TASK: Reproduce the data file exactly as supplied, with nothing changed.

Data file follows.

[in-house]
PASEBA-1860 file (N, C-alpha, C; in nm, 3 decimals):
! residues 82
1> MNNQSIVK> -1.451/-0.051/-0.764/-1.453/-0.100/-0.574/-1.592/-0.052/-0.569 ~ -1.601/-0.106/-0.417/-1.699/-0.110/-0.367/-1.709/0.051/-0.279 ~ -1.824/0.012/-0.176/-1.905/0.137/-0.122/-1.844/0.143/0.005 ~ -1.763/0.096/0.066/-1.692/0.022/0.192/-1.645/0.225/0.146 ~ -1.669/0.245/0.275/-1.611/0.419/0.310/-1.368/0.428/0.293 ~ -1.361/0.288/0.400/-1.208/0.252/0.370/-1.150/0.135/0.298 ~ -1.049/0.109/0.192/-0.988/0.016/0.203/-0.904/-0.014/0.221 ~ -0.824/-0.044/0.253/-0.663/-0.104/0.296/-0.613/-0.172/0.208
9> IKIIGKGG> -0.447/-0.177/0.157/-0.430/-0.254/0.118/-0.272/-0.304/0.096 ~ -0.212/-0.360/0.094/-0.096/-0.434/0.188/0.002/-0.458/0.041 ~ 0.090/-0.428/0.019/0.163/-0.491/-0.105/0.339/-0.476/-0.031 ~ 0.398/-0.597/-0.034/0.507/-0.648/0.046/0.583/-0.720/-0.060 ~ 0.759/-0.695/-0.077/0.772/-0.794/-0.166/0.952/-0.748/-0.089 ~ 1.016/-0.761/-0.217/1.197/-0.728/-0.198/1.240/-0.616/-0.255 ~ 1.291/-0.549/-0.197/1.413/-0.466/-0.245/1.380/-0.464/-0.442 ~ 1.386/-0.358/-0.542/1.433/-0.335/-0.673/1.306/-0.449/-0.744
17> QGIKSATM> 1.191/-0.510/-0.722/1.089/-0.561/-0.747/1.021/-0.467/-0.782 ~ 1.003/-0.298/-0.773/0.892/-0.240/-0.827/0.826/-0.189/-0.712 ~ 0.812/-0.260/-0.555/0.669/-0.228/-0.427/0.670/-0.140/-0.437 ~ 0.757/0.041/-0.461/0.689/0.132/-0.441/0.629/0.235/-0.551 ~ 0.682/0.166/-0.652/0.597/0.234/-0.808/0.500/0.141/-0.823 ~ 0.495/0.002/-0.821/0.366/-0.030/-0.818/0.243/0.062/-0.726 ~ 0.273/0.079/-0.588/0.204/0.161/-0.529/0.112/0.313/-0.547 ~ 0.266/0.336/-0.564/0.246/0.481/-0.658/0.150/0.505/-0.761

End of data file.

[in-house]
PASEBA-1860 file (N, C-alpha, C; in nm, 3 decimals):
! residues 82
1> MNNQSIVK> -1.451/-0.051/-0.764/-1.453/-0.100/-0.574/-1.592/-0.052/-0.569 ~ -1.601/-0.106/-0.417/-1.699/-0.110/-0.367/-1.709/0.051/-0.279 ~ -1.824/0.012/-0.176/-1.905/0.137/-0.122/-1.844/0.143/0.005 ~ -1.763/0.096/0.066/-1.692/0.022/0.192/-1.645/0.225/0.146 ~ -1.669/0.245/0.275/-1.611/0.419/0.310/-1.368/0.428/0.293 ~ -1.361/0.288/0.400/-1.208/0.252/0.370/-1.150/0.135/0.298 ~ -1.049/0.109/0.192/-0.988/0.016/0.203/-0.904/-0.014/0.221 ~ -0.824/-0.044/0.253/-0.663/-0.104/0.296/-0.613/-0.172/0.208
9> IKIIGKGG> -0.447/-0.177/0.157/-0.430/-0.254/0.118/-0.272/-0.304/0.096 ~ -0.212/-0.360/0.094/-0.096/-0.434/0.188/0.002/-0.458/0.041 ~ 0.090/-0.428/0.019/0.163/-0.491/-0.105/0.339/-0.476/-0.031 ~ 0.398/-0.597/-0.034/0.507/-0.648/0.046/0.583/-0.720/-0.060 ~ 0.759/-0.695/-0.077/0.772/-0.794/-0.166/0.952/-0.748/-0.089 ~ 1.016/-0.761/-0.217/1.197/-0.728/-0.198/1.240/-0.616/-0.255 ~ 1.291/-0.549/-0.197/1.413/-0.466/-0.245/1.380/-0.464/-0.442 ~ 1.386/-0.358/-0.542/1.433/-0.335/-0.673/1.306/-0.449/-0.744
17> QGIKSATM> 1.191/-0.510/-0.722/1.089/-0.561/-0.747/1.021/-0.467/-0.782 ~ 1.003/-0.298/-0.773/0.892/-0.240/-0.827/0.826/-0.189/-0.712 ~ 0.812/-0.260/-0.555/0.669/-0.228/-0.427/0.670/-0.140/-0.437 ~ 0.757/0.041/-0.461/0.689/0.132/-0.441/0.629/0.235/-0.551 ~ 0.682/0.166/-0.652/0.597/0.234/-0.808/0.500/0.141/-0.823 ~ 0.495/0.002/-0.821/0.366/-0.030/-0.818/0.243/0.062/-0.726 ~ 0.273/0.079/-0.588/0.204/0.161/-0.529/0.112/0.313/-0.547 ~ 0.266/0.336/-0.564/0.246/0.481/-0.658/0.150/0.505/-0.761